The "horrific" face of alleged hit man Juan "Two-Face" Rivera-Velez makes it impossible for him to be mistaken for someone else, defense attorney Harold Shapiro told a federal jury in Camden yesterday.

Two witnesses identified others at the slaying scene of drug dealer Miguel Batista in 1996, Shapiro said yesterday in his opening statements in U.S. District Court. Surely, he said, they would have remembered Rivera-Velez if he was there.

Rivera-Velez, 35, nicknamed Two-Face because of his disfigurement, is standing trial on drug and murder conspiracy charges, accused of killing Batista and trying to kill another man to cover up the Batista slaying.

Assistant U.S. Attorney Diana Carrig told the jury there would be substantial evidence to show that Rivera-Velez carried out two "unspeakable acts, two execution-style shootings" to protect the multimillion-dollar cocaine ring run by Ray Morales, one of the largest in Camden history.

The organization operated from 1992 until 2004, dumping hundreds of kilos of cocaine in the city. Morales was arrested in 2003 and began cooperating with federal authorities, bringing down the organization that he had built. He admitted ordering seven murders to protect the organization. One shooting victim survived.

"You're going to hear he [Rivera-Velez] was a hired gun, a paid enforcer for Ray Morales' drug organization," Carrig said.

Carrig later explained there were two types of enforcers: larger ones who carry out "beatdowns" and trigger men with a willingness to shoot.

Morales and Rivera-Velez, Carrig said, were friends. After a car accident in which the left side of Rivera-Velez's face was seriously disfigured, the two became close and Morales added Rivera-Velez to his weekly payroll of enforcers. He was a trigger man, Carrig said.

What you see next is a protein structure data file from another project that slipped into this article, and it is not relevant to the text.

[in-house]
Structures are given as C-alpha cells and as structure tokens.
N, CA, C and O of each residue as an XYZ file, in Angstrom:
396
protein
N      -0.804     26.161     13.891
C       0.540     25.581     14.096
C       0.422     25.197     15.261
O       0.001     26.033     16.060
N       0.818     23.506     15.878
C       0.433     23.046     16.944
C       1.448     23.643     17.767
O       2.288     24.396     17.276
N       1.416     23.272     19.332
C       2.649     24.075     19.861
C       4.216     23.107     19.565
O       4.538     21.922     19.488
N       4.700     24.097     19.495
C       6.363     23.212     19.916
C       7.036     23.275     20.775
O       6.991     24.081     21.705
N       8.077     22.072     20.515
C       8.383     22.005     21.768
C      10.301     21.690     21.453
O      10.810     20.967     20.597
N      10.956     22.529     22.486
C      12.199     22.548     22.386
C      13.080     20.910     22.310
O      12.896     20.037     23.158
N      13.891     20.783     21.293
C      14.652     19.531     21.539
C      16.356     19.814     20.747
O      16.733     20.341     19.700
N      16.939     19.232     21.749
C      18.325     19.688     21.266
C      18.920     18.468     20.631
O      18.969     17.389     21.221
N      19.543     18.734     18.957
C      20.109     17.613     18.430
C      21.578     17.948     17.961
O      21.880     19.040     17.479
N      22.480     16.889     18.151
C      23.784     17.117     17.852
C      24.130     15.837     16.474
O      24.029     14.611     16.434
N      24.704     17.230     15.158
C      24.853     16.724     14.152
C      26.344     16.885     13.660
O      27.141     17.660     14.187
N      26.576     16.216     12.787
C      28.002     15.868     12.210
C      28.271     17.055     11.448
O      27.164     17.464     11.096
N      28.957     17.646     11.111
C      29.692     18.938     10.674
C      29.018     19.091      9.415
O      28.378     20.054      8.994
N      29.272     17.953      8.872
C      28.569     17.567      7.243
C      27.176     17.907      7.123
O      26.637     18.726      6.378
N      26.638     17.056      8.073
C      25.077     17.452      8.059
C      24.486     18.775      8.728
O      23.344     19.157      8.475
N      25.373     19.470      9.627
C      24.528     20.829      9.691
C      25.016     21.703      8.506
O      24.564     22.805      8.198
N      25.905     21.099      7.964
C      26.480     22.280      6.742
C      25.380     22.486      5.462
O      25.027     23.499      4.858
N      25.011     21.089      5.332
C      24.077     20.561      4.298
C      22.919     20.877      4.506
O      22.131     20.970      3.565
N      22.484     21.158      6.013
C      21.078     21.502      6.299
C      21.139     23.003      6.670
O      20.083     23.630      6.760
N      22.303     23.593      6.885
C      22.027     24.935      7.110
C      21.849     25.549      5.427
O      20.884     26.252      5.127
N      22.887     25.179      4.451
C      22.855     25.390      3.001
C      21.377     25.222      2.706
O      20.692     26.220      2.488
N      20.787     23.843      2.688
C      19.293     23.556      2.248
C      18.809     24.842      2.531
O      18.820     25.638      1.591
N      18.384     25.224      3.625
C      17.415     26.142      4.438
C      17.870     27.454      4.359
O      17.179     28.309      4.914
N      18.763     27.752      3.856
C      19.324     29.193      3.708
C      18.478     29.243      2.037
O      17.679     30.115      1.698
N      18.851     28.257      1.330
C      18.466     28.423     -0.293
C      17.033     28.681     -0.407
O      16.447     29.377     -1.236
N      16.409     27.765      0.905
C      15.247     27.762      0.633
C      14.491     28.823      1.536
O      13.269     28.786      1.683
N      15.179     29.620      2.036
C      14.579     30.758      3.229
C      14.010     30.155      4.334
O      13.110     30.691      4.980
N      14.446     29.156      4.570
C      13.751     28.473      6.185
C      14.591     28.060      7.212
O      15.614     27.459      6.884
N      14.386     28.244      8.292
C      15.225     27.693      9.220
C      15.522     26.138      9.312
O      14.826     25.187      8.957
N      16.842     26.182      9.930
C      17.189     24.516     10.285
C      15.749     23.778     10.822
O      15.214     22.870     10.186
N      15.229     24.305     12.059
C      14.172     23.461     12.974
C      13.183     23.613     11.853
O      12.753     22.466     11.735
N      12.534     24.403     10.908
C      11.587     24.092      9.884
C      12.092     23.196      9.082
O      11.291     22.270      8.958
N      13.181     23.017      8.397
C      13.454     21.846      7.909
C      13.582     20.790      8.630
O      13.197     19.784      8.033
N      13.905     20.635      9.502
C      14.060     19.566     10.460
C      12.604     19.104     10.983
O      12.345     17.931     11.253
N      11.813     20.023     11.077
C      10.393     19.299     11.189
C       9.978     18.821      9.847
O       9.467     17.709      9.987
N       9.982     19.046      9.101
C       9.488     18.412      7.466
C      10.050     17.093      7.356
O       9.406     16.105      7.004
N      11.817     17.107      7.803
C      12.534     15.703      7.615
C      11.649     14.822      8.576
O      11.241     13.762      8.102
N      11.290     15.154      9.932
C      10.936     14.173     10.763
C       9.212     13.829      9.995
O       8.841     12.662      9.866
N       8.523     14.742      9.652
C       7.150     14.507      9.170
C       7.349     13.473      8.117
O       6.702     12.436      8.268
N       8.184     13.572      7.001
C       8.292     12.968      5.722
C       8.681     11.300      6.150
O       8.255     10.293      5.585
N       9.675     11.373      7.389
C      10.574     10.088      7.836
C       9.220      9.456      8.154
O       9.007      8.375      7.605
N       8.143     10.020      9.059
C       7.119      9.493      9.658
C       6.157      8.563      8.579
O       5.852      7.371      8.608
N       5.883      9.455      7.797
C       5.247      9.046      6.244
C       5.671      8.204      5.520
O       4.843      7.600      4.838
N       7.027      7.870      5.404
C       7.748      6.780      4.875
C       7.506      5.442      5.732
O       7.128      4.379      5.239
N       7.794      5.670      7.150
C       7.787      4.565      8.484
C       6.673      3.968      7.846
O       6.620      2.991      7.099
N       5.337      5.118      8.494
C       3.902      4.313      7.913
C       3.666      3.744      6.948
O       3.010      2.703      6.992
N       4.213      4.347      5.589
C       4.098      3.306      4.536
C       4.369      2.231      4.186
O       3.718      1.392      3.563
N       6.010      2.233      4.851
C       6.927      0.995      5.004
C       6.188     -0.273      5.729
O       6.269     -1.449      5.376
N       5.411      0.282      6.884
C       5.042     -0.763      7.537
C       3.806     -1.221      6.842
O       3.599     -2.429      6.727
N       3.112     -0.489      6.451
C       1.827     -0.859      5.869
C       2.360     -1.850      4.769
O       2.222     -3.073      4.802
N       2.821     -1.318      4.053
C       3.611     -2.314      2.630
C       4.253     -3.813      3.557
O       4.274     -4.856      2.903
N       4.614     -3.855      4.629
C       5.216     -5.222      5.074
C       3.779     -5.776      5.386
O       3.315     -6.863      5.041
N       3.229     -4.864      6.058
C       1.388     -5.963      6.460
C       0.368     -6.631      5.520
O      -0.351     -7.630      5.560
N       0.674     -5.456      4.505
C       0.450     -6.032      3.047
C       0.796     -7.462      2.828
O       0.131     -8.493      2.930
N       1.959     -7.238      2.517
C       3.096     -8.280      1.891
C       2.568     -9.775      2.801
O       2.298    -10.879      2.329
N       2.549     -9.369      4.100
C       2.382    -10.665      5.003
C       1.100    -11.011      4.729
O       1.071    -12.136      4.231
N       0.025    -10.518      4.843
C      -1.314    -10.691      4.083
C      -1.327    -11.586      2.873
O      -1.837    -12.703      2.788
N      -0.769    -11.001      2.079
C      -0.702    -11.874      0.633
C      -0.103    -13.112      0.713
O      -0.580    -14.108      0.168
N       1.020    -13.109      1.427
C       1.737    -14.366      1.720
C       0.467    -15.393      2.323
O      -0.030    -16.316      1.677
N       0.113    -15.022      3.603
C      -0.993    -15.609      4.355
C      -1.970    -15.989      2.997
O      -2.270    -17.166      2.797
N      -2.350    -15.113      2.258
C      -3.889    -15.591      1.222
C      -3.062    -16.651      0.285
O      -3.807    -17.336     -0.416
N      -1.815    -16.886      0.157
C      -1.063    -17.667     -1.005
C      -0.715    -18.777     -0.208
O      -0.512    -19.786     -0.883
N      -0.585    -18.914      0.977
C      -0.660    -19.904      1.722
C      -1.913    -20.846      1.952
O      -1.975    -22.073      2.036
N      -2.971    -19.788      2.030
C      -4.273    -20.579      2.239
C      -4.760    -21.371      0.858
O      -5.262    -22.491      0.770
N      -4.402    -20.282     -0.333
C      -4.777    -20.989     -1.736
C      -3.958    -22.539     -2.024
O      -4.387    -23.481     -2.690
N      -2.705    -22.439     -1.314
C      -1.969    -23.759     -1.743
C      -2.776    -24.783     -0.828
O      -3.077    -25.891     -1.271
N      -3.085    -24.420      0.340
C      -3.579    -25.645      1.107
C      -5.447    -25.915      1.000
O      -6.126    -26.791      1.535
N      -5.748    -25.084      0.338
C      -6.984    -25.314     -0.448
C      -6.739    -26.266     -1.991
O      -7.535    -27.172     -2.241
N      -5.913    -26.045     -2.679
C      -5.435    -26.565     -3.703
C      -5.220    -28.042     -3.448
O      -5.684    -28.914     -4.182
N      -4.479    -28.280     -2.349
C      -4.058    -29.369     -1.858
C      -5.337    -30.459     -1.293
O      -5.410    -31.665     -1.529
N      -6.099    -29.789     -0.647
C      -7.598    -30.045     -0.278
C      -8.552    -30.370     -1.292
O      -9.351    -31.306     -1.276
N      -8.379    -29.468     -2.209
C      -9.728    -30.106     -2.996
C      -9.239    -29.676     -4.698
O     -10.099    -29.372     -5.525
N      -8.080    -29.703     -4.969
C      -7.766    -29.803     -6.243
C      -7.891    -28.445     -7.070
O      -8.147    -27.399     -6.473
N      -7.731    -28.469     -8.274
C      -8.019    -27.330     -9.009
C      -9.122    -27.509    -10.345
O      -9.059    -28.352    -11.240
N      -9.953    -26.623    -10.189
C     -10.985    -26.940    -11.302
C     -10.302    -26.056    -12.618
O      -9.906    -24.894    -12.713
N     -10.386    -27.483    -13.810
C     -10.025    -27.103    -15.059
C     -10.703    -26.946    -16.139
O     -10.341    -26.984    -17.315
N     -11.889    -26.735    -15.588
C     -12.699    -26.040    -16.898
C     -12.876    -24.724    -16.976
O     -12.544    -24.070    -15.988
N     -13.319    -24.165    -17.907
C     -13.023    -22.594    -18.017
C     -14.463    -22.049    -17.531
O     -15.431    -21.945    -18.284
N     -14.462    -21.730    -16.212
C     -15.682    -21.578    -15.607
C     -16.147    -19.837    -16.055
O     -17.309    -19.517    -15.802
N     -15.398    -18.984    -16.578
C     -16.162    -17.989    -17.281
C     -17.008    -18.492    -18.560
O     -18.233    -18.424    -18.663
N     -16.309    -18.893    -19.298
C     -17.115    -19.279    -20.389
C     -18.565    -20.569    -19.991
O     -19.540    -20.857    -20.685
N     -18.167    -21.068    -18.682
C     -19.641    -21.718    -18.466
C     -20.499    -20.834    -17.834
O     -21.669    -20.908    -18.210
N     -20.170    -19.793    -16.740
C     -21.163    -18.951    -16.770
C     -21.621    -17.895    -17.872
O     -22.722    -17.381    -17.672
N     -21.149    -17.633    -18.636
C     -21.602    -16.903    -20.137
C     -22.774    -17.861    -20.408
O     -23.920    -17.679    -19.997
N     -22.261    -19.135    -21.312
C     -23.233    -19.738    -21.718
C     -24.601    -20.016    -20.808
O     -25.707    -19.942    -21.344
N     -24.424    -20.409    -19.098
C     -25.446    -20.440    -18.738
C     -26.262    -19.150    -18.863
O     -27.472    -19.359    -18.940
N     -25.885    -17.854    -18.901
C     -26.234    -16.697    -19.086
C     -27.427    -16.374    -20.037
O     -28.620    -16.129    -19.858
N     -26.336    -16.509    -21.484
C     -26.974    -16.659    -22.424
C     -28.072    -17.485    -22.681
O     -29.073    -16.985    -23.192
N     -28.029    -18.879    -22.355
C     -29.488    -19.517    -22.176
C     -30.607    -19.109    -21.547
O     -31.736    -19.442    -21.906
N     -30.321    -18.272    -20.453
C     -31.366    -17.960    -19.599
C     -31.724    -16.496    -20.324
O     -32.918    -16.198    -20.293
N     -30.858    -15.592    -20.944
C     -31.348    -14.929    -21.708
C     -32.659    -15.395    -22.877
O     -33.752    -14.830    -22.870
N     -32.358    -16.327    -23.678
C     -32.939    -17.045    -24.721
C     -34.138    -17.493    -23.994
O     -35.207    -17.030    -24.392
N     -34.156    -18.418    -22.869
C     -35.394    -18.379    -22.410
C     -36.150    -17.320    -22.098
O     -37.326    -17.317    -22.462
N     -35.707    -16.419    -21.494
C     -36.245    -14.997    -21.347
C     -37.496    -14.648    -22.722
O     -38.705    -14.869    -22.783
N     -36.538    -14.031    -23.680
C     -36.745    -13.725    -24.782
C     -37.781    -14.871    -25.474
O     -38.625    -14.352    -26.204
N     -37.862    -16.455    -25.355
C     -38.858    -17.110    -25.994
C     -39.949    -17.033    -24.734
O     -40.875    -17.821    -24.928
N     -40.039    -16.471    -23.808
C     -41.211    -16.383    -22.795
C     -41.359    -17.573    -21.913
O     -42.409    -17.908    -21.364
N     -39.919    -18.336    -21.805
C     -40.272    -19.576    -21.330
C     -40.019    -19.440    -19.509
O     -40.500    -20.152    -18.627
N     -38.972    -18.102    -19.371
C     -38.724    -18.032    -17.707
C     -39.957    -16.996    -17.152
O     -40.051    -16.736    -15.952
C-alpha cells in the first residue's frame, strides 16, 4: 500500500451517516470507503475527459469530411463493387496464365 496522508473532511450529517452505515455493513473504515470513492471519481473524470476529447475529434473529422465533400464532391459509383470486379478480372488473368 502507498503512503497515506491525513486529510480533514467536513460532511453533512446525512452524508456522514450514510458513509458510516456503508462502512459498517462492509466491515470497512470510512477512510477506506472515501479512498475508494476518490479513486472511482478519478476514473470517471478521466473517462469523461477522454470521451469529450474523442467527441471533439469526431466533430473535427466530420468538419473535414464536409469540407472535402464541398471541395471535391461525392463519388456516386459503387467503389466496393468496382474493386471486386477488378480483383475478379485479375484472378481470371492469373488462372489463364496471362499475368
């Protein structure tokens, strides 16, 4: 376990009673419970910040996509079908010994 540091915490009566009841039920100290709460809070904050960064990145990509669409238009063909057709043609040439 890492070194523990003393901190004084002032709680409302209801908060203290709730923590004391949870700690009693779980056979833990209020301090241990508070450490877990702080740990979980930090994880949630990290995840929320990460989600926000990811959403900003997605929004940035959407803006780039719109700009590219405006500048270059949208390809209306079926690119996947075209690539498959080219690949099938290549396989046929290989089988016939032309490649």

"He [Morales] protected his business by whatever means necessary at the time," Carrig said. "He trusted Velez most."

In 1996, Carrig said, Morales ordered the hit on Batista because he was selling drugs to competitors. Morales and Rivera-Velez, she said, lured Batista to his car and Rivera-Velez fatally shot him in the head.

Two witnesses identified two suspects to Camden police, neither of whom was Morales or Rivera-Velez.

Prosecutors allege it was Rivera-Velez and Morales who fled the car and ran to the home of an associate, Rafael Colon-Rodriguez, to get rid of their bloody clothes and the murder weapon. Nearly seven years later, Carrig said, Morales ordered Colon-Rodriguez dead to cover up the Batista murder.

Rivera-Velez lured Colon-Rodriguez from a bar and shot him in the head, Carrig said. He survived, but initially was too fearful to identify his assailant. Colon-Rodriguez and Morales will both testify against Rivera-Velez, Carrig said.

Shapiro said the government's prosecution was based on a "flawed investigation" using convicted felons, confessed killers, and inconsistent witness testimony.

He said that Morales was putting the blame on Rivera-Velez to help himself but that witnesses at the time of the Batista murder contradict Morales.

"One of the keys to this case, I would suggest, lies in the contours in the face of Juan Rivera-Velez," Shapiro said, pointing to his client. "His face is severely disfigured. . . . This is a face that is distinctly recognizable."

The suggestion that Rivera-Velez would kill Colon-Rodriguez six years later to cover up the Batista killing does not make sense, Shapiro said, urging the jury to pay close attention to Morales when he takes the stand. "

Assistant U.S. Attorney Howard Wiener called David McNamara, an agent for the federal Drug Enforcement Administration, as the government's first witness.

Morales was arrested for drunken driving in 2003 and authorities learned through wiretaps that he immediately began collecting money and coordinating a large drug shipment before he had to return to jail for violating parole.

Within weeks, McNamara testified, Morales secured a shipment of 30 kilos of cocaine worth $600,000. But when Morales took possession, federal authorities arrested Morales and five others, including his source from Arizona.

From jail, Morales ordered the hit on Rodriguez-Colon, authorities said. After speaking with federal authorities, Morales realized he could no longer protect his organization.